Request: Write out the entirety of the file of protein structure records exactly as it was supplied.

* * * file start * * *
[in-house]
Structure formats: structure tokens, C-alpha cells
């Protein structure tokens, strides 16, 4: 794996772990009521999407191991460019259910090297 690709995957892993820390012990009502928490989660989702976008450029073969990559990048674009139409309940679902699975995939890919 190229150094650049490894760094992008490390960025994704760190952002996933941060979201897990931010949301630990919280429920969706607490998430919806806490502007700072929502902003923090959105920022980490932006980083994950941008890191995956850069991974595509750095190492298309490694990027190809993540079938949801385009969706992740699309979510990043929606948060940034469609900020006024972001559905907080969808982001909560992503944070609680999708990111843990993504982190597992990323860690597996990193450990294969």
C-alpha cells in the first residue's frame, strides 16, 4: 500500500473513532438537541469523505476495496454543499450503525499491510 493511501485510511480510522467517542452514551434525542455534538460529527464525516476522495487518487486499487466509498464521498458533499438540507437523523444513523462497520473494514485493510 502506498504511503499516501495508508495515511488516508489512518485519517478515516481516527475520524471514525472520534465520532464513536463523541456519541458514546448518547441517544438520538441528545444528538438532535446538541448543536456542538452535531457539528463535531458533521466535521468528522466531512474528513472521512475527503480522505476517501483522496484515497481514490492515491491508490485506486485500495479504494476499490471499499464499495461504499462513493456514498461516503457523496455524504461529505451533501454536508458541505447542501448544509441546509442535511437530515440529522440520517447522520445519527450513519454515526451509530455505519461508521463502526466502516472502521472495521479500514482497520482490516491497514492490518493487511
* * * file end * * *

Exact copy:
[in-house]
Structure formats: structure tokens, C-alpha cells
């Protein structure tokens, strides 16, 4: 794996772990009521999407191991460019259910090297 690709995957892993820390012990009502928490989660989702976008450029073969990559990048674009139409309940679902699975995939890919 190229150094650049490894760094992008490390960025994704760190952002996933941060979201897990931010949301630990919280429920969706607490998430919806806490502007700072929502902003923090959105920022980490932006980083994950941008890191995956850069991974595509750095190492298309490694990027190809993540079938949801385009969706992740699309979510990043929606948060940034469609900020006024972001559905907080969808982001909560992503944070609680999708990111843990993504982190597992990323860690597996990193450990294969």
C-alpha cells in the first residue's frame, strides 16, 4: 500500500473513532438537541469523505476495496454543499450503525499491510 493511501485510511480510522467517542452514551434525542455534538460529527464525516476522495487518487486499487466509498464521498458533499438540507437523523444513523462497520473494514485493510 502506498504511503499516501495508508495515511488516508489512518485519517478515516481516527475520524471514525472520534465520532464513536463523541456519541458514546448518547441517544438520538441528545444528538438532535446538541448543536456542538452535531457539528463535531458533521466535521468528522466531512474528513472521512475527503480522505476517501483522496484515497481514490492515491491508490485506486485500495479504494476499490471499499464499495461504499462513493456514498461516503457523496455524504461529505451533501454536508458541505447542501448544509441546509442535511437530515440529522440520517447522520445519527450513519454515526451509530455505519461508521463502526466502516472502521472495521479500514482497520482490516491497514492490518493487511